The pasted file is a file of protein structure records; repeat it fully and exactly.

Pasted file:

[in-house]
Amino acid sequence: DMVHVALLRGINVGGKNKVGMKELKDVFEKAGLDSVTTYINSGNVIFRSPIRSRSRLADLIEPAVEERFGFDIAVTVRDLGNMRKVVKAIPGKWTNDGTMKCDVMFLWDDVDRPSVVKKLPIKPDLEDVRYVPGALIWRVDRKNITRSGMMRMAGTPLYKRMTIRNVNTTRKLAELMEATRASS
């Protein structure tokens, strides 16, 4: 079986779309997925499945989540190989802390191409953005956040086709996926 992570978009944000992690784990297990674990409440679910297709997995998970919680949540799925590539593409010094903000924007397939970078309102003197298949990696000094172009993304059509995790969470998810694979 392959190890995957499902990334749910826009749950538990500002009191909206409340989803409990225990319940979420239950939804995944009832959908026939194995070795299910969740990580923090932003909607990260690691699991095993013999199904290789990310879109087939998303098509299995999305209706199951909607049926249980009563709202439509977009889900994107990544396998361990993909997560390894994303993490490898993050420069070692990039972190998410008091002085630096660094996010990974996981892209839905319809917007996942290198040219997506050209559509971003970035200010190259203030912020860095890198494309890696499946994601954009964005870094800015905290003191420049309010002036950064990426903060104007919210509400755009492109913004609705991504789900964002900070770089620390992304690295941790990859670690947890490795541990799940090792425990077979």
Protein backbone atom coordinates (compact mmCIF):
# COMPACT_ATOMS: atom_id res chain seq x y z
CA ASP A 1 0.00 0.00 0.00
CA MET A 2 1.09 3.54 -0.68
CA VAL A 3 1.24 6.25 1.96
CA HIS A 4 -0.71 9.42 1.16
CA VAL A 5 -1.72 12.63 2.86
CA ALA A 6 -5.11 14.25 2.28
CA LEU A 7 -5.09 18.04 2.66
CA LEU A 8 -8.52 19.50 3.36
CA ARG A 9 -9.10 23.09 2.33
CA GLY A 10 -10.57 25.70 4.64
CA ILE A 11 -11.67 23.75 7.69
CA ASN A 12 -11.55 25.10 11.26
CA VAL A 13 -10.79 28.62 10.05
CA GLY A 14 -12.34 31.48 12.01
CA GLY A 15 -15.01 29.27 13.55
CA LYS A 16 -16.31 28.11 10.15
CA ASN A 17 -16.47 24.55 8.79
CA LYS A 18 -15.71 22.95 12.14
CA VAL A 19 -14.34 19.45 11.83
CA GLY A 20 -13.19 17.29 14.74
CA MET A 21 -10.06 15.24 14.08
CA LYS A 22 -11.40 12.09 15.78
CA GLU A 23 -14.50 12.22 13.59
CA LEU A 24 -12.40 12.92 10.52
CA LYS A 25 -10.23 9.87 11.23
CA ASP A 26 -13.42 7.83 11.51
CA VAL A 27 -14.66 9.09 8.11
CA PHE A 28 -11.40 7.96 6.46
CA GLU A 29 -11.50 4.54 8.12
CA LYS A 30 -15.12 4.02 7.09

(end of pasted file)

[in-house]
Amino acid sequence: DMVHVALLRGINVGGKNKVGMKELKDVFEKAGLDSVTTYINSGNVIFRSPIRSRSRLADLIEPAVEERFGFDIAVTVRDLGNMRKVVKAIPGKWTNDGTMKCDVMFLWDDVDRPSVVKKLPIKPDLEDVRYVPGALIWRVDRKNITRSGMMRMAGTPLYKRMTIRNVNTTRKLAELMEATRASS
């Protein structure tokens, strides 16, 4: 079986779309997925499945989540190989802390191409953005956040086709996926 992570978009944000992690784990297990674990409440679910297709997995998970919680949540799925590539593409010094903000924007397939970078309102003197298949990696000094172009993304059509995790969470998810694979 392959190890995957499902990334749910826009749950538990500002009191909206409340989803409990225990319940979420239950939804995944009832959908026939194995070795299910969740990580923090932003909607990260690691699991095993013999199904290789990310879109087939998303098509299995999305209706199951909607049926249980009563709202439509977009889900994107990544396998361990993909997560390894994303993490490898993050420069070692990039972190998410008091002085630096660094996010990974996981892209839905319809917007996942290198040219997506050209559509971003970035200010190259203030912020860095890198494309890696499946994601954009964005870094800015905290003191420049309010002036950064990426903060104007919210509400755009492109913004609705991504789900964002900070770089620390992304690295941790990859670690947890490795541990799940090792425990077979």
Protein backbone atom coordinates (compact mmCIF):
# COMPACT_ATOMS: atom_id res chain seq x y z
CA ASP A 1 0.00 0.00 0.00
CA MET A 2 1.09 3.54 -0.68
CA VAL A 3 1.24 6.25 1.96
CA HIS A 4 -0.71 9.42 1.16
CA VAL A 5 -1.72 12.63 2.86
CA ALA A 6 -5.11 14.25 2.28
CA LEU A 7 -5.09 18.04 2.66
CA LEU A 8 -8.52 19.50 3.36
CA ARG A 9 -9.10 23.09 2.33
CA GLY A 10 -10.57 25.70 4.64
CA ILE A 11 -11.67 23.75 7.69
CA ASN A 12 -11.55 25.10 11.26
CA VAL A 13 -10.79 28.62 10.05
CA GLY A 14 -12.34 31.48 12.01
CA GLY A 15 -15.01 29.27 13.55
CA LYS A 16 -16.31 28.11 10.15
CA ASN A 17 -16.47 24.55 8.79
CA LYS A 18 -15.71 22.95 12.14
CA VAL A 19 -14.34 19.45 11.83
CA GLY A 20 -13.19 17.29 14.74
CA MET A 21 -10.06 15.24 14.08
CA LYS A 22 -11.40 12.09 15.78
CA GLU A 23 -14.50 12.22 13.59
CA LEU A 24 -12.40 12.92 10.52
CA LYS A 25 -10.23 9.87 11.23
CA ASP A 26 -13.42 7.83 11.51
CA VAL A 27 -14.66 9.09 8.11
CA PHE A 28 -11.40 7.96 6.46
CA GLU A 29 -11.50 4.54 8.12
CA LYS A 30 -15.12 4.02 7.09